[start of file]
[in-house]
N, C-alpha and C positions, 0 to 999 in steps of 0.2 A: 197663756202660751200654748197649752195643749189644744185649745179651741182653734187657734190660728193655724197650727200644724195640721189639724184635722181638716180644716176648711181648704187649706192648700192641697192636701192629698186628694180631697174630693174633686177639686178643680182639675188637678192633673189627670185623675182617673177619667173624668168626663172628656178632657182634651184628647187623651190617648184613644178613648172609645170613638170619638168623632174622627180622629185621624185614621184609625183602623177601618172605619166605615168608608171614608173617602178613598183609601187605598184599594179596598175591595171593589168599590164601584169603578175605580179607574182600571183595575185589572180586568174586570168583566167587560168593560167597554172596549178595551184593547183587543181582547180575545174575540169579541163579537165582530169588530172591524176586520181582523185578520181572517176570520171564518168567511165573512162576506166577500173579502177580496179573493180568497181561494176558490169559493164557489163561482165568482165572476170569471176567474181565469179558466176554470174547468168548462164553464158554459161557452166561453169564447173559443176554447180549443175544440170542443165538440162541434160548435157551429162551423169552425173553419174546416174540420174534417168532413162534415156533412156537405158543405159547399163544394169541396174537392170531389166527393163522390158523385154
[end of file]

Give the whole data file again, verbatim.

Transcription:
[in-house]
N, C-alpha and C positions, 0 to 999 in steps of 0.2 A: 197663756202660751200654748197649752195643749189644744185649745179651741182653734187657734190660728193655724197650727200644724195640721189639724184635722181638716180644716176648711181648704187649706192648700192641697192636701192629698186628694180631697174630693174633686177639686178643680182639675188637678192633673189627670185623675182617673177619667173624668168626663172628656178632657182634651184628647187623651190617648184613644178613648172609645170613638170619638168623632174622627180622629185621624185614621184609625183602623177601618172605619166605615168608608171614608173617602178613598183609601187605598184599594179596598175591595171593589168599590164601584169603578175605580179607574182600571183595575185589572180586568174586570168583566167587560168593560167597554172596549178595551184593547183587543181582547180575545174575540169579541163579537165582530169588530172591524176586520181582523185578520181572517176570520171564518168567511165573512162576506166577500173579502177580496179573493180568497181561494176558490169559493164557489163561482165568482165572476170569471176567474181565469179558466176554470174547468168548462164553464158554459161557452166561453169564447173559443176554447180549443175544440170542443165538440162541434160548435157551429162551423169552425173553419174546416174540420174534417168532413162534415156533412156537405158543405159547399163544394169541396174537392170531389166527393163522390158523385154